Many organisations are moving to Cloud to create more ‘elastic’ resources or benefit from financial savings. The recent high profile outages from brand-led public Cloud providers, have highlighted the risk from a breach, or a serious Cloud failure.

With more companies switching to Cloud hosting to support their digital activities, I thought I’d offer some sage advice on how to minimise risk and avoid serious failures that could undermine reputation and success. By following this quick guide at the outset, they can optimise performance without compromising their operations.

  1.  Have an open mind

Public Cloud is definitely not for everyone. Before diving in, ensure all options have been properly evaluated. Tried and tested alternatives, such as Private Cloud or traditional managed hosting, could offer a more secure and cost effective answer to your individual needs.

  1.  Pay attention to software as well as servers

Nothing in IT is 100% reliable. Software is needed to create and access the Cloud and software can also fail. The virtualisation software layer that delivers the Cloud is not infallible. Make sure you check that failure recovery procedures are in place for software as well as hardware.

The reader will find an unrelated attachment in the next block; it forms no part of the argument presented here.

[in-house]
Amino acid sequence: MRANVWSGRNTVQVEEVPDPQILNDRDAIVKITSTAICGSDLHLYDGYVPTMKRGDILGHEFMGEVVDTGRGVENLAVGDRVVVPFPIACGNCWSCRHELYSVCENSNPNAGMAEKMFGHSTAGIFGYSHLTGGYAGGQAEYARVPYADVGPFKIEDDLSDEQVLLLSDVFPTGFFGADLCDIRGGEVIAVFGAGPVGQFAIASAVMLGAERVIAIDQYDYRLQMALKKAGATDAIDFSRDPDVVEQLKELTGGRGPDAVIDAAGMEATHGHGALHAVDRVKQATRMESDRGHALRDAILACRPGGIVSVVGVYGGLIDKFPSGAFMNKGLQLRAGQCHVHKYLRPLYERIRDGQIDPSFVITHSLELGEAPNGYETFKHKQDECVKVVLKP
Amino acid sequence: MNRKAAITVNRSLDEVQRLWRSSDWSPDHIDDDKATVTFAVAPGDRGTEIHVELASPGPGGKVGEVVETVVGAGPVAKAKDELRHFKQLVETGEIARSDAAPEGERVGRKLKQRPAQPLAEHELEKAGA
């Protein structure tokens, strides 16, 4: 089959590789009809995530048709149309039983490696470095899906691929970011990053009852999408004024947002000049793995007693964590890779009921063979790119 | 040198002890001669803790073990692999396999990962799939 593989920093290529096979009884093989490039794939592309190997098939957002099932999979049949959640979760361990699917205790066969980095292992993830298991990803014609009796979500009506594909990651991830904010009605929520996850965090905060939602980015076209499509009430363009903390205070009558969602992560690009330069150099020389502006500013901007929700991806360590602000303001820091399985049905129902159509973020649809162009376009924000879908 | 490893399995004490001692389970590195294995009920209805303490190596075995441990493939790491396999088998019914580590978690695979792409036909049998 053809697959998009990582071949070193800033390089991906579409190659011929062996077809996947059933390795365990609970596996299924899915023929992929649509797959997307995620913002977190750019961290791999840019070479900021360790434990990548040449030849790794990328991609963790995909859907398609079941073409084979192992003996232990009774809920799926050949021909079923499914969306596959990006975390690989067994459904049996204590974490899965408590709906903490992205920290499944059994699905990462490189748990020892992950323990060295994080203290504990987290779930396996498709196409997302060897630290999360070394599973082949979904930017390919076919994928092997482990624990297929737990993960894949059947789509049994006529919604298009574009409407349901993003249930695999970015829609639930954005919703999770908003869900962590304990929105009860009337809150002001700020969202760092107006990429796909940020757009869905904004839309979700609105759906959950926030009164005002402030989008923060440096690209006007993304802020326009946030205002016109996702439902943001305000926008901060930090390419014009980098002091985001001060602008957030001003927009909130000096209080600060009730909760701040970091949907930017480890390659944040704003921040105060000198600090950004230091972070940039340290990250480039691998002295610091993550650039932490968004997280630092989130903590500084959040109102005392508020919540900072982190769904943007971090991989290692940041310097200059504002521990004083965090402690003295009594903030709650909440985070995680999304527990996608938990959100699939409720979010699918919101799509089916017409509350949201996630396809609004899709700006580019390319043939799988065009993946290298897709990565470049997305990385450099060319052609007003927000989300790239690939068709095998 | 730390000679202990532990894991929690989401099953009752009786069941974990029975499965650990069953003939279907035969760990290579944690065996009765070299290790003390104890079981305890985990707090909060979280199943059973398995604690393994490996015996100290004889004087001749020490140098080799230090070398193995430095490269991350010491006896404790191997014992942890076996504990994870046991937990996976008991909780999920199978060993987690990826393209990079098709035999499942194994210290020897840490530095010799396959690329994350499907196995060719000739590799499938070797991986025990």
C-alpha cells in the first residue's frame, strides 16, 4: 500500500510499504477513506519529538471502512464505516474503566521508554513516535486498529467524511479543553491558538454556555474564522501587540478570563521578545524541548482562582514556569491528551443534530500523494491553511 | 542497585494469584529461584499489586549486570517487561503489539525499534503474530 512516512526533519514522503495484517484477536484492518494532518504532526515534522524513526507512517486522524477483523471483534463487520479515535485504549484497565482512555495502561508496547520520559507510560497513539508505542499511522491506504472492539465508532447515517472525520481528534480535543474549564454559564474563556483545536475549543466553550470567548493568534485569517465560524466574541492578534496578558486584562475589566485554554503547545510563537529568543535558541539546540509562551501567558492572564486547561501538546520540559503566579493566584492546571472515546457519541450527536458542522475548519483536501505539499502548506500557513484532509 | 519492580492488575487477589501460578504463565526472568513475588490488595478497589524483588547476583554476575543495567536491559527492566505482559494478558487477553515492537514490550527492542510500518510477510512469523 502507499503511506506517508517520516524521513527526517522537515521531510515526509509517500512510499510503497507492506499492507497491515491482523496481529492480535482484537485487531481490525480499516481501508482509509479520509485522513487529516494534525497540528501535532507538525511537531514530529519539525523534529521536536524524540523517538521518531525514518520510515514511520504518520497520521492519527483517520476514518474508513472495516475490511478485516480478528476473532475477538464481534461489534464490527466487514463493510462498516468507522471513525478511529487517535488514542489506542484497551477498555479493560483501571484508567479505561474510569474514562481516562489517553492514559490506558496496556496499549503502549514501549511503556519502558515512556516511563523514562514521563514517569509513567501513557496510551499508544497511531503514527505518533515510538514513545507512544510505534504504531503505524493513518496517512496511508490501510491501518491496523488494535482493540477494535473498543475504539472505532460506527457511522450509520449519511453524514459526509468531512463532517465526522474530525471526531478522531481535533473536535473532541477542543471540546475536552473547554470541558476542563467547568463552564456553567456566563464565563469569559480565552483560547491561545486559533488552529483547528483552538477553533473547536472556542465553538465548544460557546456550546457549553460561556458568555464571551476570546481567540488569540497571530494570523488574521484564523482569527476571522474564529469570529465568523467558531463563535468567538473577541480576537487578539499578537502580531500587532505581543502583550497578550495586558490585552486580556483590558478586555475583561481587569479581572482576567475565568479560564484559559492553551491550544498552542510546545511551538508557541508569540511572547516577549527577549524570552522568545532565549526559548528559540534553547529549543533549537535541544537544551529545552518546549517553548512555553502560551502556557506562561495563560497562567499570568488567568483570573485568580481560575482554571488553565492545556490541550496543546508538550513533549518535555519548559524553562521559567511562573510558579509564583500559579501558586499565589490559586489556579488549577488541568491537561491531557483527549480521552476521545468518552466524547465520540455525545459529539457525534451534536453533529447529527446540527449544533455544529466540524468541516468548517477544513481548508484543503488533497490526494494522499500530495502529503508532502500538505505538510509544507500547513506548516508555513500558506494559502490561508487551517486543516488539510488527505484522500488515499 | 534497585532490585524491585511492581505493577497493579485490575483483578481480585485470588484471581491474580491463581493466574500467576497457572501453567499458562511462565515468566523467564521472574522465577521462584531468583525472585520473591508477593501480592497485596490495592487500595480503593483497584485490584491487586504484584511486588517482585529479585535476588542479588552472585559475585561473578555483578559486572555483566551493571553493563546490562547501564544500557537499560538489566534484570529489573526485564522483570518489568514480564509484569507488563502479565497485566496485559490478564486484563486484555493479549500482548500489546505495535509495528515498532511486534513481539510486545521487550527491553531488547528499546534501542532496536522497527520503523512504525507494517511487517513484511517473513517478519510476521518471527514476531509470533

1.  Deeply investigate cloud Service Level Agreements (SLA)

The time to restoration after a failure is often mission critical. Ensure failover is included as part of the SLA and that systems are monitored and supported 24/7 so situations are dealt with as soon as they arise.

  1.  Have a disaster recovery strategy

Limit your risk even further and look at a disaster recovery strategy, especially for the back-up. When assessing risk, you have to draw the “business risk” line somewhere. Ask yourself what happens if the back-up fails, how disastrous is that to your business? Make sure you also consider the intangible costs such as loss of reputation and customer confidence.

  1.  Beware “one cloud fits all”

Take a consultative approach to choosing Cloud, be very cautious of “off the shelf”, one size fits all, offerings that are not specifically tailored to your requirements. Choose a company that will assess your operational and traffic requirements fully and help you along the Cloud journey in a partnership approach.